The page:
In the spring, we all get together for another big festival. Most places hold two different spring festivals, one focused on large ensembles and the other focused on solo and ensemble performances. Both are competitive, and solos and ensembles that get high ratings can travel to other competitions. Here, the competition is completely gone and both events are combined into one. From Wednesday through Saturday, there are morning adjudicated performances by soloists and small ensembles. These are frequently well-attended, because all of the large ensembles are also in town at the same time. The adjudicators award two scores: "S" for truly superior performances and "C" for comments, given to everything else. Following the morning performances, the adjudicators meet up and select the best three solos or ensembles to present command performances at the evening concert that night. In the afternoon, all students and directors have the ability to attend a series of clinics, and the evening culminates in a concert featuring several large ensembles and the command performances. This repeats every day except Saturday, where the morning is devoted to jazz ensemble performances from those programs that have them. Again, students will homestay with local families. Because of the non-competitive nature of this event, students and directors both look forward to it as an opportunity to meet up with old and new friends without the pressure and rivalry so frequently present elsewhere. The students are truly excited to see and hear each other's performances and appreciate them for the musicality presented, not for the ability to tally up mistakes in an attempt to one-up each other. The anecdote was shared yesterday of several members of a Juneau-Douglas High School choir who approached the Sitka High director and requested to sit in on his dress rehearsal because they wanted to hear his choir and would have to miss the performance for their own warmup. Students just don't do that anywhere else.

Flying is very different in Alaska.
People fly in Alaska like they take the bus or light rail in most other places. I flew three planes this weekend (SIT-KTN, KTN-JNU-SIT), all 737-400s with 50% occupancy or far less. On my second two flights, the boarding announcement went something like this: "Alaska Airlines welcomes to you flight XX, service to XX. At this time, we'd like to begin preboarding for our Gold Star customers, passengers in need of assistance, families with small children, and our first class customers and all rows." I'm used to "all rows" coming a few minutes after the other groups, but it was really all said in the same breath last night. The gate agent welcomes each person by name, passengers board quickly, the safety instructions are given quickly, and the flight proceeds uneventfully (usually). Upon landing (usually a hard landing in order to rapidly decelerate the light plane on a short runway), the plane taxis to the gate with no wait (after all, JNU is a large airport here because it has 5 gates, all right next to each other) and the flight attendants are nowhere to be seen once the seatbelt sign goes off, because they know that everyone will be up and out fast and don't want to be in the way. Two of the three terminals I waited in were empty of passengers save for me at some times, as people don't show up any earlier than they need to for their flights. If you show up late enough, the personnel at the ticket counter will identify you by name when you walk in the door, as experienced by one of my colleagues!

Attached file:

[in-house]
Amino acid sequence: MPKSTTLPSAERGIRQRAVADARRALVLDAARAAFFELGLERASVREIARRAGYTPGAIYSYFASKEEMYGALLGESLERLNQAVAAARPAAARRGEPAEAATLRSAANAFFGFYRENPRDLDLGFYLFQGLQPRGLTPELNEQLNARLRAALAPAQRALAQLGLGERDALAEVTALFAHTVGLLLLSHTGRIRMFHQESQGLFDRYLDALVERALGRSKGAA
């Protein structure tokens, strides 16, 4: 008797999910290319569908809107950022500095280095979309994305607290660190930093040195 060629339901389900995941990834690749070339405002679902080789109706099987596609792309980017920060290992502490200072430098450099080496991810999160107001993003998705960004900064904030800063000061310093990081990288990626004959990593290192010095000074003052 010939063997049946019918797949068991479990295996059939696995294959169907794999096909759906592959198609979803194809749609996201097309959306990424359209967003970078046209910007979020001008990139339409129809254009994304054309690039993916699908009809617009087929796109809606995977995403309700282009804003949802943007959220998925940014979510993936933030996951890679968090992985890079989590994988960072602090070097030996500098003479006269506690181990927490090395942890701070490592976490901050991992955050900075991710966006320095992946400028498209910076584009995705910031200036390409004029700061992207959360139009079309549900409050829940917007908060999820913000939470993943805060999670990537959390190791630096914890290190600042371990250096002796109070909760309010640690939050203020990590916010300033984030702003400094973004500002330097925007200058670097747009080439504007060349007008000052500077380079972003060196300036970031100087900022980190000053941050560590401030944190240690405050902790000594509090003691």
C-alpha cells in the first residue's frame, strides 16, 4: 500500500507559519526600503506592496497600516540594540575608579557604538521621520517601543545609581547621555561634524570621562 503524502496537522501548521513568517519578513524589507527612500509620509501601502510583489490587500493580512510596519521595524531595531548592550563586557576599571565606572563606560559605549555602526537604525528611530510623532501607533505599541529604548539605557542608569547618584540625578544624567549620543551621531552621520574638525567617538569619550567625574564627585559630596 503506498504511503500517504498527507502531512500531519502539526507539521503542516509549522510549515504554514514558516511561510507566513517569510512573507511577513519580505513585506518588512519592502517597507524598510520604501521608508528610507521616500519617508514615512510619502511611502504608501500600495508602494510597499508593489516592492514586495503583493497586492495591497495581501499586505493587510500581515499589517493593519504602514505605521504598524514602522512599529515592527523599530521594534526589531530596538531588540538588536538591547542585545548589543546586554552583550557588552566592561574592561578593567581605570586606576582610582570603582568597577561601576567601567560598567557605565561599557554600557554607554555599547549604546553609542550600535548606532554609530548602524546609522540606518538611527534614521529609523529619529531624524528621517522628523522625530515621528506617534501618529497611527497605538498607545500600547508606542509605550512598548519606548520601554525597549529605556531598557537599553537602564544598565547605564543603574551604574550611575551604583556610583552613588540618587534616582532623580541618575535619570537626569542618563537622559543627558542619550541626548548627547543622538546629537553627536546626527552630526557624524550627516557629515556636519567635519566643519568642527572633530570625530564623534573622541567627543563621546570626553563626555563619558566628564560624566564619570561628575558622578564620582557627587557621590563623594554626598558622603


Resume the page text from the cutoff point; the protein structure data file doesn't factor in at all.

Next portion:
A word on turbulence: if you've never flown in Alaska, chances are you've never experienced real turbulence. On the flight from SIT to KTN, we took off in ~25mph winds and landed in ~50mph winds with driving rain (small water spouts were observed in Sitka Channel later the same day). There was serious discussion of what would happen if we couldn't touch down on Gravina Island*. The descent was so rough that I felt actual pain in my head and back later on Friday as a result. Not only was the plane bouncing in the air, but it was fishtailing. It's not easy to impress Alaskans with your prowess as a pilot (again, they use airplanes like others use buses), but there was spontaneous applause at touchdown.

*Bridge to "Nowhere" interlude: Having now flown into Ketchikan and taken the ferry to and from Gravina Island, I can vouch that a) the ferry isn't bad, but it is kinda crappy and b) Gravina Island may be a junky airport and gravel pile, but a bridge would save a lot of hassle in the long term and, with the number of tourists who come in here (it IS the "Tijuana of Southeast Alaska"), it's worth the expense, John McCain and Sarah Palin be damned.

Fun note: my flight from JNU to SIT was on the Salmon-Thirty-Salmon! The overhead compartments behind first class are all decorated with native Alaskan sea creatures, which I thought was a nice touch.

1 comment:

  1. amazing how things work when i was a kid, these festivals were often homestays. I remember when all state was in my hometown we hosted a small group of kids from out if town. I love the way you describe community up there. I really may have to include Alaska in the post-college job search.

    be well.